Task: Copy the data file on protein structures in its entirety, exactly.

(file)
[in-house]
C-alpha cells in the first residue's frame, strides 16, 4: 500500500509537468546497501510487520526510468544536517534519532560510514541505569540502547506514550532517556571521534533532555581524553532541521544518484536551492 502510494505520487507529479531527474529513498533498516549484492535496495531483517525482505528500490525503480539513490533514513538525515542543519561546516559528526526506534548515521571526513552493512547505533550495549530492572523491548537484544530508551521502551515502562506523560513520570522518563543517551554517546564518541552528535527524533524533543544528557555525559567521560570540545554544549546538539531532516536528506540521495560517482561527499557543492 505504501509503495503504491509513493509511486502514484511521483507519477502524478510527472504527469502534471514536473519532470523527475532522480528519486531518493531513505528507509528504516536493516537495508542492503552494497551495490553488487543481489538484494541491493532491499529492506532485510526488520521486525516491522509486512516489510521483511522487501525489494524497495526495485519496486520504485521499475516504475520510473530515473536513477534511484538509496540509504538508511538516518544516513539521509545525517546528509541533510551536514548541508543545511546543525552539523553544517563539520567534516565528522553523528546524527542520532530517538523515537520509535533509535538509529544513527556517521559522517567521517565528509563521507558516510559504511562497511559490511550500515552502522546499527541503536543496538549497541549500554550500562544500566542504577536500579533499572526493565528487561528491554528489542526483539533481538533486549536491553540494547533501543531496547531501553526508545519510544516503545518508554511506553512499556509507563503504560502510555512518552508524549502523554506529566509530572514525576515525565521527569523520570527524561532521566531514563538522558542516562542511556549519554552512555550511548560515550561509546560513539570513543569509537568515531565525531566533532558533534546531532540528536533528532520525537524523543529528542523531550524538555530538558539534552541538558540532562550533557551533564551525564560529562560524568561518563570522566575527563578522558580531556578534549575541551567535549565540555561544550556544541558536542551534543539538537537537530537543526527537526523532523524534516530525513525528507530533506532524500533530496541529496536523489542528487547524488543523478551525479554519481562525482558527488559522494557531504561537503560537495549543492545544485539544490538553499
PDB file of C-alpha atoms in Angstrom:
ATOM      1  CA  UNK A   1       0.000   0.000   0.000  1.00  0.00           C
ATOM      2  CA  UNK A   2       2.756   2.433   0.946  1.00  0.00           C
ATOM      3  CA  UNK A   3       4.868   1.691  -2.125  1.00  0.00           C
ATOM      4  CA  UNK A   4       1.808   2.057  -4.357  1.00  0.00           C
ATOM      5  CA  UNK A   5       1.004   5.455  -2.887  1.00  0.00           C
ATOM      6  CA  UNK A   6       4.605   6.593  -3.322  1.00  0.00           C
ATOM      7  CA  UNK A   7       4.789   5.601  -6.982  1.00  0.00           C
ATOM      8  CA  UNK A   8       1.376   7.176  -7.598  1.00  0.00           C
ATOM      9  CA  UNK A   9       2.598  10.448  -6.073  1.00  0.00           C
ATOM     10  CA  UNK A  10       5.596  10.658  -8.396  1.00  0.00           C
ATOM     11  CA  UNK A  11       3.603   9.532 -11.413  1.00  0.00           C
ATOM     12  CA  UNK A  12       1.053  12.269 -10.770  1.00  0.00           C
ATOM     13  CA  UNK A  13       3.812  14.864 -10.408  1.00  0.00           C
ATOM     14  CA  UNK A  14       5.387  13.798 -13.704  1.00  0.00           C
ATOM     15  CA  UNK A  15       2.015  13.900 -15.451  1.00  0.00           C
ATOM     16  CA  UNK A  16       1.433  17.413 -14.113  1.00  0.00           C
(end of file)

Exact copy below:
[in-house]
C-alpha cells in the first residue's frame, strides 16, 4: 500500500509537468546497501510487520526510468544536517534519532560510514541505569540502547506514550532517556571521534533532555581524553532541521544518484536551492 502510494505520487507529479531527474529513498533498516549484492535496495531483517525482505528500490525503480539513490533514513538525515542543519561546516559528526526506534548515521571526513552493512547505533550495549530492572523491548537484544530508551521502551515502562506523560513520570522518563543517551554517546564518541552528535527524533524533543544528557555525559567521560570540545554544549546538539531532516536528506540521495560517482561527499557543492 505504501509503495503504491509513493509511486502514484511521483507519477502524478510527472504527469502534471514536473519532470523527475532522480528519486531518493531513505528507509528504516536493516537495508542492503552494497551495490553488487543481489538484494541491493532491499529492506532485510526488520521486525516491522509486512516489510521483511522487501525489494524497495526495485519496486520504485521499475516504475520510473530515473536513477534511484538509496540509504538508511538516518544516513539521509545525517546528509541533510551536514548541508543545511546543525552539523553544517563539520567534516565528522553523528546524527542520532530517538523515537520509535533509535538509529544513527556517521559522517567521517565528509563521507558516510559504511562497511559490511550500515552502522546499527541503536543496538549497541549500554550500562544500566542504577536500579533499572526493565528487561528491554528489542526483539533481538533486549536491553540494547533501543531496547531501553526508545519510544516503545518508554511506553512499556509507563503504560502510555512518552508524549502523554506529566509530572514525576515525565521527569523520570527524561532521566531514563538522558542516562542511556549519554552512555550511548560515550561509546560513539570513543569509537568515531565525531566533532558533534546531532540528536533528532520525537524523543529528542523531550524538555530538558539534552541538558540532562550533557551533564551525564560529562560524568561518563570522566575527563578522558580531556578534549575541551567535549565540555561544550556544541558536542551534543539538537537537530537543526527537526523532523524534516530525513525528507530533506532524500533530496541529496536523489542528487547524488543523478551525479554519481562525482558527488559522494557531504561537503560537495549543492545544485539544490538553499
PDB file of C-alpha atoms in Angstrom:
ATOM      1  CA  UNK A   1       0.000   0.000   0.000  1.00  0.00           C
ATOM      2  CA  UNK A   2       2.756   2.433   0.946  1.00  0.00           C
ATOM      3  CA  UNK A   3       4.868   1.691  -2.125  1.00  0.00           C
ATOM      4  CA  UNK A   4       1.808   2.057  -4.357  1.00  0.00           C
ATOM      5  CA  UNK A   5       1.004   5.455  -2.887  1.00  0.00           C
ATOM      6  CA  UNK A   6       4.605   6.593  -3.322  1.00  0.00           C
ATOM      7  CA  UNK A   7       4.789   5.601  -6.982  1.00  0.00           C
ATOM      8  CA  UNK A   8       1.376   7.176  -7.598  1.00  0.00           C
ATOM      9  CA  UNK A   9       2.598  10.448  -6.073  1.00  0.00           C
ATOM     10  CA  UNK A  10       5.596  10.658  -8.396  1.00  0.00           C
ATOM     11  CA  UNK A  11       3.603   9.532 -11.413  1.00  0.00           C
ATOM     12  CA  UNK A  12       1.053  12.269 -10.770  1.00  0.00           C
ATOM     13  CA  UNK A  13       3.812  14.864 -10.408  1.00  0.00           C
ATOM     14  CA  UNK A  14       5.387  13.798 -13.704  1.00  0.00           C
ATOM     15  CA  UNK A  15       2.015  13.900 -15.451  1.00  0.00           C
ATOM     16  CA  UNK A  16       1.433  17.413 -14.113  1.00  0.00           C